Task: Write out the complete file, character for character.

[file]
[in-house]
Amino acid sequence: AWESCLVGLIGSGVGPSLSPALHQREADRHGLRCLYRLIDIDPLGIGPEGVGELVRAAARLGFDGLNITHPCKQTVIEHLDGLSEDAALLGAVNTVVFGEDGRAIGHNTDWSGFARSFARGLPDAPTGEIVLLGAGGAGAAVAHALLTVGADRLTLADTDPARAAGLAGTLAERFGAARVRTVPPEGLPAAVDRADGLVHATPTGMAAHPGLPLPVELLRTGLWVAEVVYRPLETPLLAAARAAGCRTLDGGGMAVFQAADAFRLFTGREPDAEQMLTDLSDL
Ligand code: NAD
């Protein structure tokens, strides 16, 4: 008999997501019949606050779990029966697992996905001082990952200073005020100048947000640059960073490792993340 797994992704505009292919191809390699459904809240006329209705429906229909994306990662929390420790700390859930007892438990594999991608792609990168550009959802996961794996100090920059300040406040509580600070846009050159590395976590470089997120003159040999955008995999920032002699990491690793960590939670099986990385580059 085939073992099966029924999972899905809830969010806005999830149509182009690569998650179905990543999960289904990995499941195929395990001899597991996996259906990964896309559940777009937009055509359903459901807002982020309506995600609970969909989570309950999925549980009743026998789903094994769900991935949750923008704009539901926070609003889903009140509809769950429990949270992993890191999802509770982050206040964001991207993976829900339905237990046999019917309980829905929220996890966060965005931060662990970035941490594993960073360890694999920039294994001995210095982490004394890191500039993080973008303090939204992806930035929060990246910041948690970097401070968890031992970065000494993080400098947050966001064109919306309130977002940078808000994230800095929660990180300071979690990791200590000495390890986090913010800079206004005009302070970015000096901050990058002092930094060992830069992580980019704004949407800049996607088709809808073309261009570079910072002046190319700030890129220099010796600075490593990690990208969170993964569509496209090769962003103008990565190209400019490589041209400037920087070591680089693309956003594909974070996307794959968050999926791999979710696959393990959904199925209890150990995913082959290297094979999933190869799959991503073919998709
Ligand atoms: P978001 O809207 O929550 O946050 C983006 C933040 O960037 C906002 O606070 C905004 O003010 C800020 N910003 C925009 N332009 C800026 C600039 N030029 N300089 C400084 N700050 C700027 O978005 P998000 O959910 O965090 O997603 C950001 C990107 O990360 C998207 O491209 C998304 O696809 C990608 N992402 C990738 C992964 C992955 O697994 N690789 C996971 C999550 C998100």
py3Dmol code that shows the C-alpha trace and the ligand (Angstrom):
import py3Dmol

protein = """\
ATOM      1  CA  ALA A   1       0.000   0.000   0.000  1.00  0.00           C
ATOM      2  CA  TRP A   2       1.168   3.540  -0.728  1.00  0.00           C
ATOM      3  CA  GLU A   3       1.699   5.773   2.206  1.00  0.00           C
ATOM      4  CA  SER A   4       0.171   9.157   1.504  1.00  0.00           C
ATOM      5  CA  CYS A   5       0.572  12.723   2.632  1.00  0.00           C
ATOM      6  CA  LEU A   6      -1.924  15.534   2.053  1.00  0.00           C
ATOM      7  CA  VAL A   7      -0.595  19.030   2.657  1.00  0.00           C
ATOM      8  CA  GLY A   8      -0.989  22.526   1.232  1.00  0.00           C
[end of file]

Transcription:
[in-house]
Amino acid sequence: AWESCLVGLIGSGVGPSLSPALHQREADRHGLRCLYRLIDIDPLGIGPEGVGELVRAAARLGFDGLNITHPCKQTVIEHLDGLSEDAALLGAVNTVVFGEDGRAIGHNTDWSGFARSFARGLPDAPTGEIVLLGAGGAGAAVAHALLTVGADRLTLADTDPARAAGLAGTLAERFGAARVRTVPPEGLPAAVDRADGLVHATPTGMAAHPGLPLPVELLRTGLWVAEVVYRPLETPLLAAARAAGCRTLDGGGMAVFQAADAFRLFTGREPDAEQMLTDLSDL
Ligand code: NAD
């Protein structure tokens, strides 16, 4: 008999997501019949606050779990029966697992996905001082990952200073005020100048947000640059960073490792993340 797994992704505009292919191809390699459904809240006329209705429906229909994306990662929390420790700390859930007892438990594999991608792609990168550009959802996961794996100090920059300040406040509580600070846009050159590395976590470089997120003159040999955008995999920032002699990491690793960590939670099986990385580059 085939073992099966029924999972899905809830969010806005999830149509182009690569998650179905990543999960289904990995499941195929395990001899597991996996259906990964896309559940777009937009055509359903459901807002982020309506995600609970969909989570309950999925549980009743026998789903094994769900991935949750923008704009539901926070609003889903009140509809769950429990949270992993890191999802509770982050206040964001991207993976829900339905237990046999019917309980829905929220996890966060965005931060662990970035941490594993960073360890694999920039294994001995210095982490004394890191500039993080973008303090939204992806930035929060990246910041948690970097401070968890031992970065000494993080400098947050966001064109919306309130977002940078808000994230800095929660990180300071979690990791200590000495390890986090913010800079206004005009302070970015000096901050990058002092930094060992830069992580980019704004949407800049996607088709809808073309261009570079910072002046190319700030890129220099010796600075490593990690990208969170993964569509496209090769962003103008990565190209400019490589041209400037920087070591680089693309956003594909974070996307794959968050999926791999979710696959393990959904199925209890150990995913082959290297094979999933190869799959991503073919998709
Ligand atoms: P978001 O809207 O929550 O946050 C983006 C933040 O960037 C906002 O606070 C905004 O003010 C800020 N910003 C925009 N332009 C800026 C600039 N030029 N300089 C400084 N700050 C700027 O978005 P998000 O959910 O965090 O997603 C950001 C990107 O990360 C998207 O491209 C998304 O696809 C990608 N992402 C990738 C992964 C992955 O697994 N690789 C996971 C999550 C998100």
py3Dmol code that shows the C-alpha trace and the ligand (Angstrom):
import py3Dmol

protein = """\
ATOM      1  CA  ALA A   1       0.000   0.000   0.000  1.00  0.00           C
ATOM      2  CA  TRP A   2       1.168   3.540  -0.728  1.00  0.00           C
ATOM      3  CA  GLU A   3       1.699   5.773   2.206  1.00  0.00           C
ATOM      4  CA  SER A   4       0.171   9.157   1.504  1.00  0.00           C
ATOM      5  CA  CYS A   5       0.572  12.723   2.632  1.00  0.00           C
ATOM      6  CA  LEU A   6      -1.924  15.534   2.053  1.00  0.00           C
ATOM      7  CA  VAL A   7      -0.595  19.030   2.657  1.00  0.00           C
ATOM      8  CA  GLY A   8      -0.989  22.526   1.232  1.00  0.00           C